Jamala independently wrote both poetry and music for this composition. Her grandmother, Nazilkhan, helped her in this. Jamala recalls that her grandmother told about the terrible events that people had to go through – they were forced to leave their homes, their native land, everything they had acquired. They knew that most likely they would never come back here again.
Nevertheless, this page of history cannot be forgotten, and the song “1944” became a reminder of this. What is its meaning, why is it so touching to the quick and sits in the head?
The musical composition was created in order to remind of the historical mistakes of the past and not to do anything similar in the future. They say that history repeats itself, but the incidents of the last century that affected Crimea should not be repeated. We must make every effort to avoid war and abuse of civilians.
The song also touches upon a moral problem – a person is forcibly taken away from his native land, forcing him to leave his home built by his own hands, the garden he has grown, the household and come to a country where everything is terribly wild and alien to his soul. This break in connection with the native land changes a person, making him very angry, growing in him hatred and disgust for the one who dared to break this sacred connection.
The song reminds and directly says that the events of 1944 will never be forgotten and cannot be forgiven by those who organized this physical and moral mockery of the civilian population. The heads of the Union and the Russian Federation in particular did not take any measures to establish peace and avoid conflicts of interest. They brazenly and heartlessly took people out of their homes, committing one of the most brutal crimes during their reign.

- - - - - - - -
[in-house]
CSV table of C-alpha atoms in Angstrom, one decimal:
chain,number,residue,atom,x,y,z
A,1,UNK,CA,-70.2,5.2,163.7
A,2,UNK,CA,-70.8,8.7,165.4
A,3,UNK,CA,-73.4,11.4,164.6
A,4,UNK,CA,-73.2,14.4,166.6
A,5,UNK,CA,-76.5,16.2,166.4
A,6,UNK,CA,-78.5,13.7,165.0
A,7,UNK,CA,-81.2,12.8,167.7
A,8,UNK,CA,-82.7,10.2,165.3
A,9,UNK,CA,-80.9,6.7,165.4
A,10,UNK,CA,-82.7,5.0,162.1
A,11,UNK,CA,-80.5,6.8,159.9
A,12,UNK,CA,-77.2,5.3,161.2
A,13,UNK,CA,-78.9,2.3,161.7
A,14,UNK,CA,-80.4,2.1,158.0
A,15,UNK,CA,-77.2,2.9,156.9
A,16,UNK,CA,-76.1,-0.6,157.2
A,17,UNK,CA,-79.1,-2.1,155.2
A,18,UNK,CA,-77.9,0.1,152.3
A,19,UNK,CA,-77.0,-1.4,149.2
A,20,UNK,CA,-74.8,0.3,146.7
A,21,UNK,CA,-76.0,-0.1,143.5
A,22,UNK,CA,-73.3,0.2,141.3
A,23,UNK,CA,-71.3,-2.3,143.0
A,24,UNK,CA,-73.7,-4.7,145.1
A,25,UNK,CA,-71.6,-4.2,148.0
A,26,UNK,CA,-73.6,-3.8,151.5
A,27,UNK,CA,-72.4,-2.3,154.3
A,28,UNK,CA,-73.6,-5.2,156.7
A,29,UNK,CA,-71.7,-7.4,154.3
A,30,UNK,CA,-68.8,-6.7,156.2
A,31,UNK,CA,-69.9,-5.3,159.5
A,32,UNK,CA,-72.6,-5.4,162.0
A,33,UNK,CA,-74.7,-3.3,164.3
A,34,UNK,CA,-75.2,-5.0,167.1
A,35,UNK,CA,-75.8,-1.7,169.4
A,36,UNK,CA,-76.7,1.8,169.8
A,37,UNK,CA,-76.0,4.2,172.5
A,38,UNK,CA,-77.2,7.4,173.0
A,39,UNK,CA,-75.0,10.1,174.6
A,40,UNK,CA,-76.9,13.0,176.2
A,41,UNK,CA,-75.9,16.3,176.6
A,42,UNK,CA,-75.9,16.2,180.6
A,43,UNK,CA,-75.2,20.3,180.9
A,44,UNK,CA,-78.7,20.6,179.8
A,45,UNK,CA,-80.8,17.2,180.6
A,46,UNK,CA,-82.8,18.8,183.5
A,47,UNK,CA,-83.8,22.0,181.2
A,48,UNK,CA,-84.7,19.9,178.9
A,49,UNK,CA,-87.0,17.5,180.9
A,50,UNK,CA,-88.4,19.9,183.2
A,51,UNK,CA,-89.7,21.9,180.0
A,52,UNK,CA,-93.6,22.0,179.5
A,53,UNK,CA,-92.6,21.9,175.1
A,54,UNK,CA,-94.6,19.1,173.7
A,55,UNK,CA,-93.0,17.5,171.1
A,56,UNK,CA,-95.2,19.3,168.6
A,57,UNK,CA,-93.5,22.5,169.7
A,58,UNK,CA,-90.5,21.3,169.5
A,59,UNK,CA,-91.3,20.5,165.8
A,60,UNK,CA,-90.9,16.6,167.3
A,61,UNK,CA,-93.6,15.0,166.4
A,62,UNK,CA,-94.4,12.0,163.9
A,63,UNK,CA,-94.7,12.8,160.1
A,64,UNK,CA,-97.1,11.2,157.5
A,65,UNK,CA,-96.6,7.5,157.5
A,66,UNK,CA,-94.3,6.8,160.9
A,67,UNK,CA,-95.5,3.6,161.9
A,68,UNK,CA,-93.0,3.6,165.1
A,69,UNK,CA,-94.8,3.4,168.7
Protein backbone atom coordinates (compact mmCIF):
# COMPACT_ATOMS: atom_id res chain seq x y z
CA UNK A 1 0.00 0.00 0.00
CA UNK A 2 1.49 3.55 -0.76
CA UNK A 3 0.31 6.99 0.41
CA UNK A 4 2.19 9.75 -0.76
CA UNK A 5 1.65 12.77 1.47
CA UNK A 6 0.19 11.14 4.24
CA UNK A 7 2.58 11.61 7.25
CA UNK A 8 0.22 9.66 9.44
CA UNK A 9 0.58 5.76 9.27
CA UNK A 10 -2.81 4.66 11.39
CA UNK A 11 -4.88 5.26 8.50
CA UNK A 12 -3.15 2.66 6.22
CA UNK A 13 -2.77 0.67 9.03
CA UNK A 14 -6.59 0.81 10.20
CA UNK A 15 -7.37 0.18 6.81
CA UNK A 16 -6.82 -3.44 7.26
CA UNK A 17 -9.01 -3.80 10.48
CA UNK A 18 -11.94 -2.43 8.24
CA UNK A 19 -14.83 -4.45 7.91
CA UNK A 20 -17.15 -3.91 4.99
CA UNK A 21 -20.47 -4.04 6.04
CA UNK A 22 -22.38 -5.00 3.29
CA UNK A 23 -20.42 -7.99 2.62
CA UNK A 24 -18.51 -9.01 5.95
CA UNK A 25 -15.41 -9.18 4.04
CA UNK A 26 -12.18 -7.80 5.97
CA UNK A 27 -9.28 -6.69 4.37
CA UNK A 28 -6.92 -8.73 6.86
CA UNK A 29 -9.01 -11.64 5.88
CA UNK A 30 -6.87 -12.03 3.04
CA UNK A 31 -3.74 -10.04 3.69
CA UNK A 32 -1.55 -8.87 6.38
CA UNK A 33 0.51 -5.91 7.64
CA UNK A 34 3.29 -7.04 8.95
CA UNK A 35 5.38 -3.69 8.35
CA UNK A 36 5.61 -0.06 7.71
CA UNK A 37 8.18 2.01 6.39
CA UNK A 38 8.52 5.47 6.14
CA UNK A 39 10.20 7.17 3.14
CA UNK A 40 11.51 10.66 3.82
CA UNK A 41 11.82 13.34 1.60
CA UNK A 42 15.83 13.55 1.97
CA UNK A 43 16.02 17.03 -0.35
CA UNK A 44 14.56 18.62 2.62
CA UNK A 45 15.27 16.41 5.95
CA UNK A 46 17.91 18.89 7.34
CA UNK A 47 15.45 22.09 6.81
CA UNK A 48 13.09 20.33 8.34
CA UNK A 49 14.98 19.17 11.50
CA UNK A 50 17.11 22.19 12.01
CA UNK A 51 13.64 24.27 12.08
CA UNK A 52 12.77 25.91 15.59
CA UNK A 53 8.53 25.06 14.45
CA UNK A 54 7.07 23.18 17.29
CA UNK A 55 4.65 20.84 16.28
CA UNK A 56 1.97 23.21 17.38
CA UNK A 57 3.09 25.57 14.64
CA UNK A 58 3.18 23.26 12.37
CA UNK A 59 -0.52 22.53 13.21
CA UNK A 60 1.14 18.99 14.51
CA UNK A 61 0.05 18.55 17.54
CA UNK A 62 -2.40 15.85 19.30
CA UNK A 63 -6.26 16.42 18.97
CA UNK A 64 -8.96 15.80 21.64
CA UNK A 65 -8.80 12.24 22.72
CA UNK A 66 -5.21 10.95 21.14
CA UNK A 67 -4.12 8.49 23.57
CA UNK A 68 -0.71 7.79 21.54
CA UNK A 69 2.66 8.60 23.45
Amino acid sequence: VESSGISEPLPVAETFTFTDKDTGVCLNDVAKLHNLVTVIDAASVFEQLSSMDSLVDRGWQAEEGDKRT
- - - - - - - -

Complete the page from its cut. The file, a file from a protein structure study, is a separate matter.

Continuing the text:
Ethnic cleansing was carried out deliberately – during and after the deportation, according to historical sources, almost a third of the victims died. No one ever compensated them for the lost property upon returning home several decades later. Is it possible to somehow make amends to these people, who were deprived of the right to freedom and peaceful life under their native sky?
The song definitely deserves the attention of listeners – there is a lot of pain and suffering in it. Jamala has Crimean Tatar roots and is perfectly aware of the depth of the tragedy that has befallen her people. The history of this strong and strong-willed people should not be forgotten – everyone should be reminded of it, including those who organized this tragedy. There is a lot of blood on the hands of these people, because of them a lot of bitter tears have been shed. History repeats itself, but it depends on us whether some of the events from its list will repeat or not.
Of course, it would be wrong to say that Jamala’s victory at Eurovision 2016 was made possible thanks to political trends. She presented a beautiful and touching song accompanied by an original and stylish production. The vocal performance of the composition was also impeccable. Whatever many skeptics say, this is a beautiful and bright victory, on which we congratulate the wonderful singer.
We are watching a music video with the song “1944”, which Jamala performs in the final of Eurovision 2016.